I’m learning that when government pays, political speech ceases to be free.
Along with my friend and colleague, Connecticut state representative Rob Sampson, I’ve been charged with a violation of campaign-spending statutes by our state elections-enforcement authority. My misdeed was a single mention of Governor Dannel Malloy in each of two mailings we sent during the last state election.
In one flyer, we used the phrase “Malloy’s Bad Policies”; in the other, “Malloy’s Tax Hike.” To my mind, “Malloy’s Tax Hike” is a designation like “Halley’s Comet,” the name by which a thing is known. But the state alleges that those references constituted a contribution to the campaign of Malloy’s Republican opponent, which would require disclosure and reimbursement — despite the fact that we neither mentioned said opponent nor urged the defeat of Malloy.
Representative Sampson used exactly the same words in his 2012 campaign mailings, and doubtless will utter them again in his race this fall, as will I. According to elections enforcement, we will be within our legal rights to do so: We can state our opinion of the governor, but only so long as he’s not also on the ballot.Yet again, campaign finance regulations are being used by regulators to stifle the political speech of those who would criticize government officeholders and their policies. Sen. Markley suspects that his acceptance of public financing, an unfortunate reality for Republicans running in a solidly blue state, has contributed to the state's persecution of him:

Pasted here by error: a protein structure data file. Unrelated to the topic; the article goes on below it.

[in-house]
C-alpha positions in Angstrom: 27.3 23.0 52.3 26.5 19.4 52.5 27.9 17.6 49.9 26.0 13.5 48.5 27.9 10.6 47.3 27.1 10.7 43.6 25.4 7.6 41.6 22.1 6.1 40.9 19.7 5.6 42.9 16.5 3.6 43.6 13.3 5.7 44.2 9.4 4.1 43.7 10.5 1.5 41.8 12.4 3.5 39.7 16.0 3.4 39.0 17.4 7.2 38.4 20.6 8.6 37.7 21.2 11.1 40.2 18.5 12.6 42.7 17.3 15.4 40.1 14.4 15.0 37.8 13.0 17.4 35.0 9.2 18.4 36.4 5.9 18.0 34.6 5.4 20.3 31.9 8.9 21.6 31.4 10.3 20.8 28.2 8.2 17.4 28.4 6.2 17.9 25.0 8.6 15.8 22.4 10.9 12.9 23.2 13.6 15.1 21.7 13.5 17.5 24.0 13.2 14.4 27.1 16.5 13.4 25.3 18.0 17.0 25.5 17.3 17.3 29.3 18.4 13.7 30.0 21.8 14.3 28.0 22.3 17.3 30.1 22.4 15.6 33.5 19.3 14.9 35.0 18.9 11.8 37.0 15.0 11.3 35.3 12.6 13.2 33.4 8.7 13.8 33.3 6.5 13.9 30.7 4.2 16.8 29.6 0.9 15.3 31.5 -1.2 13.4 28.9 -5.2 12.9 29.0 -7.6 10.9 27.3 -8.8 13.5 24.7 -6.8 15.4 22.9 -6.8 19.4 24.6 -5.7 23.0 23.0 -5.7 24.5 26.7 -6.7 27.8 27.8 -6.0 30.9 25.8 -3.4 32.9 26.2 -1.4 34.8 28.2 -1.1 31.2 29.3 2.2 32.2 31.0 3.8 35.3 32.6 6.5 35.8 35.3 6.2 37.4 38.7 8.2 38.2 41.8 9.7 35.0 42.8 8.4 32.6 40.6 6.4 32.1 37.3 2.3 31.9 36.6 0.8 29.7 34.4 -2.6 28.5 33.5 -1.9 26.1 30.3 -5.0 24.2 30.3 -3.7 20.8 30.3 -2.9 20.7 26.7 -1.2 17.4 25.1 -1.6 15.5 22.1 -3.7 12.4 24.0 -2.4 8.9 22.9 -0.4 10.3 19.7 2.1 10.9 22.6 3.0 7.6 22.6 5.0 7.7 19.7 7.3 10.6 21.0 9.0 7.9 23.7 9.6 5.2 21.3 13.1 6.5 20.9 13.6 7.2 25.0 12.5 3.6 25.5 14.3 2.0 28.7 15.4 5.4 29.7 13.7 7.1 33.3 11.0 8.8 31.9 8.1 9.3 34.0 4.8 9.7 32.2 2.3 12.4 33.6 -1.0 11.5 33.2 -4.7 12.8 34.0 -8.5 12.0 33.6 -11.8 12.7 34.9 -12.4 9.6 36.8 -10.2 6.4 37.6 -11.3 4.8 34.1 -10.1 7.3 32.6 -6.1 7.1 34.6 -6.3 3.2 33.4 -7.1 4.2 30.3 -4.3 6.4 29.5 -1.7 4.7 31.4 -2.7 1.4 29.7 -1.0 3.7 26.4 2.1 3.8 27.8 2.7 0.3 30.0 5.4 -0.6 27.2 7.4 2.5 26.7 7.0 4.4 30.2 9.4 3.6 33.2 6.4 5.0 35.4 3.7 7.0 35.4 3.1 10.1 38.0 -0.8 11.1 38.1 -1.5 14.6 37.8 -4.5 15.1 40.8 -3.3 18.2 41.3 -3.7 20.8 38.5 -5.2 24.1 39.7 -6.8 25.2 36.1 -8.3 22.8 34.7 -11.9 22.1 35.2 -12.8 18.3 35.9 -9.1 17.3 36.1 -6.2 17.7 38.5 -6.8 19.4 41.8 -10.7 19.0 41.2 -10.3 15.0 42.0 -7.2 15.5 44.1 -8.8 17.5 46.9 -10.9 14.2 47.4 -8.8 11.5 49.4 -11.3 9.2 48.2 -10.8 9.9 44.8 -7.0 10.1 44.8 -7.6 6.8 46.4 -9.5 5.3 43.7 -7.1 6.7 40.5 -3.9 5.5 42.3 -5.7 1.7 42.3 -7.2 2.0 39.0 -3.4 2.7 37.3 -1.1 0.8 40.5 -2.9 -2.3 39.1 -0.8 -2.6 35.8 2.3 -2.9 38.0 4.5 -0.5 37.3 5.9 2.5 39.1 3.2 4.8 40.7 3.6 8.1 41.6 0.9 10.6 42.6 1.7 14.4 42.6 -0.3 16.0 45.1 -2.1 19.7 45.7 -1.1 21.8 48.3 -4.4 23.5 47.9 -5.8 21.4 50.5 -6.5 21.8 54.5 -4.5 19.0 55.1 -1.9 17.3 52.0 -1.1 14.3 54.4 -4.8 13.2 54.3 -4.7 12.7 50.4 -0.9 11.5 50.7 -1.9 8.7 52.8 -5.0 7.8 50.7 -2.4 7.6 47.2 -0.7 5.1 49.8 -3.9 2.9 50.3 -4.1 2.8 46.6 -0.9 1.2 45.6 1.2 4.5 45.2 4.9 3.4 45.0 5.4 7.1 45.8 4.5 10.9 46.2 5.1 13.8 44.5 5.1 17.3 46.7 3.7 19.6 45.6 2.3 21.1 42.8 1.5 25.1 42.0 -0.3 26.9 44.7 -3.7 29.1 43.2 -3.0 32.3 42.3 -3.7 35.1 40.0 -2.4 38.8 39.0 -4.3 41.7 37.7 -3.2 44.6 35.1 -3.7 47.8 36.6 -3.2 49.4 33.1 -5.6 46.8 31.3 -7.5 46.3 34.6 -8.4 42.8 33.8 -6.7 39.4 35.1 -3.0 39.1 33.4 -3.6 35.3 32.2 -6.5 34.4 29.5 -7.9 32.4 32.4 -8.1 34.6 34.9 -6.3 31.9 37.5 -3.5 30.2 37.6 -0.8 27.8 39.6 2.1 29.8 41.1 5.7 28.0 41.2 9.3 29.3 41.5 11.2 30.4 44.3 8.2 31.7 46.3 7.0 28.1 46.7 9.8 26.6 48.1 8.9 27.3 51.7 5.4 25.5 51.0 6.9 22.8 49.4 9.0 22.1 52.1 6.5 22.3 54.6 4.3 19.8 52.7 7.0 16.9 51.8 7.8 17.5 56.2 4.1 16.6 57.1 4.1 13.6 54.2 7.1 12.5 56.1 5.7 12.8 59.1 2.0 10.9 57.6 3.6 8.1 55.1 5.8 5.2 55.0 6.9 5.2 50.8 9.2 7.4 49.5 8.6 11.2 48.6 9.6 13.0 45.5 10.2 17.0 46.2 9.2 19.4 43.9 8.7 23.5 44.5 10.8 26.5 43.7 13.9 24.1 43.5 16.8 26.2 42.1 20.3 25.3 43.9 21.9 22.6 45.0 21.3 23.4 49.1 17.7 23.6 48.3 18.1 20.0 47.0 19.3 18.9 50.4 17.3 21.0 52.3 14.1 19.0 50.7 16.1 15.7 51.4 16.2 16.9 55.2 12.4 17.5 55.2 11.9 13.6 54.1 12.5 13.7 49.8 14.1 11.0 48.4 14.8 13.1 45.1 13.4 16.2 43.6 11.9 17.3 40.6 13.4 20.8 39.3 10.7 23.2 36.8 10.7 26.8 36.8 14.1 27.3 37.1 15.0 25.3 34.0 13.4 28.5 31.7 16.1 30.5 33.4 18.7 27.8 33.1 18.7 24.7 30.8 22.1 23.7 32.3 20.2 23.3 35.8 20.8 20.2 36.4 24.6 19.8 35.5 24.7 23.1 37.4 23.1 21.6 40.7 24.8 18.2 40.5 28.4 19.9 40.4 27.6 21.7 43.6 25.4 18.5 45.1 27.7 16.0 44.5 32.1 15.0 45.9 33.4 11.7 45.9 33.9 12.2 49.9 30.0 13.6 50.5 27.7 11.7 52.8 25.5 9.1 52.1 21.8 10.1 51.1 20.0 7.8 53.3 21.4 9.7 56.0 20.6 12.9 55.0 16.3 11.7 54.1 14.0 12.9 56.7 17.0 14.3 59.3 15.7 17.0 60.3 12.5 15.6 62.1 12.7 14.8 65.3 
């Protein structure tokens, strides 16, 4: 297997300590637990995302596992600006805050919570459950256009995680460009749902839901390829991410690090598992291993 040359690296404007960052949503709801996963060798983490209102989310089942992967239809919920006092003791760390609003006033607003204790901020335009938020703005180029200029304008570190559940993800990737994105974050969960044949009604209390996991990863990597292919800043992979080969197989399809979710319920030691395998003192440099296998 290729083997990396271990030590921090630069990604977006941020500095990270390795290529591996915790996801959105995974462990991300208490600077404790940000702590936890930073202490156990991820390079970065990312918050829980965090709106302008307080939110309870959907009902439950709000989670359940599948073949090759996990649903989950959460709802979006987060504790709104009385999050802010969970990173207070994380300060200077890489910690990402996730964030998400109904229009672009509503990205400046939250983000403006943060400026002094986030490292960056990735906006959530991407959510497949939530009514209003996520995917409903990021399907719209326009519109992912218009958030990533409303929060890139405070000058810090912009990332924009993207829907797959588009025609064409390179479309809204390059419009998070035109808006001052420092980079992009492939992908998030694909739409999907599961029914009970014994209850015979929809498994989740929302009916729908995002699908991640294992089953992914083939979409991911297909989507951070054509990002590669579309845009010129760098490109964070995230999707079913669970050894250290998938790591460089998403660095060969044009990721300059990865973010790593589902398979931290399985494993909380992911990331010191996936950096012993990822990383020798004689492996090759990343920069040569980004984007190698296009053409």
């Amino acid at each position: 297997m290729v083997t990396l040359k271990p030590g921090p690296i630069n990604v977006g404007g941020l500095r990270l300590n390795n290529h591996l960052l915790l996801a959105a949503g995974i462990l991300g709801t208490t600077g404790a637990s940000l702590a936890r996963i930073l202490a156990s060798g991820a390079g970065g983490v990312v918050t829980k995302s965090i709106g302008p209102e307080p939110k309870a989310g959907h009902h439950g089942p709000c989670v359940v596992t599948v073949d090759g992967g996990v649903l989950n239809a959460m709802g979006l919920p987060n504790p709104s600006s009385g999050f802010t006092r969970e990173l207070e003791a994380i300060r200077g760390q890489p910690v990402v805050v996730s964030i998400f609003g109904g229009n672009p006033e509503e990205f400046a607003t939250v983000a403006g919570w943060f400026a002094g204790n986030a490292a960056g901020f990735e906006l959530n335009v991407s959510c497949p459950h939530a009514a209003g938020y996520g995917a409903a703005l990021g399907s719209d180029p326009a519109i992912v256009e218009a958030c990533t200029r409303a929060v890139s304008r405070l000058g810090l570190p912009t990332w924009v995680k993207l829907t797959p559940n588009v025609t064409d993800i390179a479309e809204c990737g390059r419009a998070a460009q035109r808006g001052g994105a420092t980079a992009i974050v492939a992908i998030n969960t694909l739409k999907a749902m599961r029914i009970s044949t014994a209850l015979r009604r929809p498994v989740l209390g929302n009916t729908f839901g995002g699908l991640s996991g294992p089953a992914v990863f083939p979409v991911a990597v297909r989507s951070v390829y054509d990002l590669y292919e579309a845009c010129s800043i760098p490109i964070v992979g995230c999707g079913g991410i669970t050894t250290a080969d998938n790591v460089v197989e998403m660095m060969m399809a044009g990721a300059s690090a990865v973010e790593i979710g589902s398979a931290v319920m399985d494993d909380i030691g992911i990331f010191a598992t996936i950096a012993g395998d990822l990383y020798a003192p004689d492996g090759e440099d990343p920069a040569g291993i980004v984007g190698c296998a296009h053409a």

Republicans face state-financed opposition all the time, with public employees pushing their liberal agenda to elected officials and to the citizens generally. But Democrats aren’t accustomed to having state money used against them, and it seems that they don’t like it.
That, I think, is what this charge is all about: The ruling party wants to prevent conservative candidates from using public financing to speak out against progressive policies and liberal officeholders. For the establishment here, that’s just unacceptable.Connecticut knows that "[s]uch a capricious restriction on explicitly political speech" is "unlikely to hold up in court" and has offered Sen. Markley and Rep. Sampson a settlement. Instead of accepting it, they are bravely fighting the state regulators and standing up for the right of all citizens in Connecticut to speak freely, including criticizing government officials, without fear of government investigation and persecution.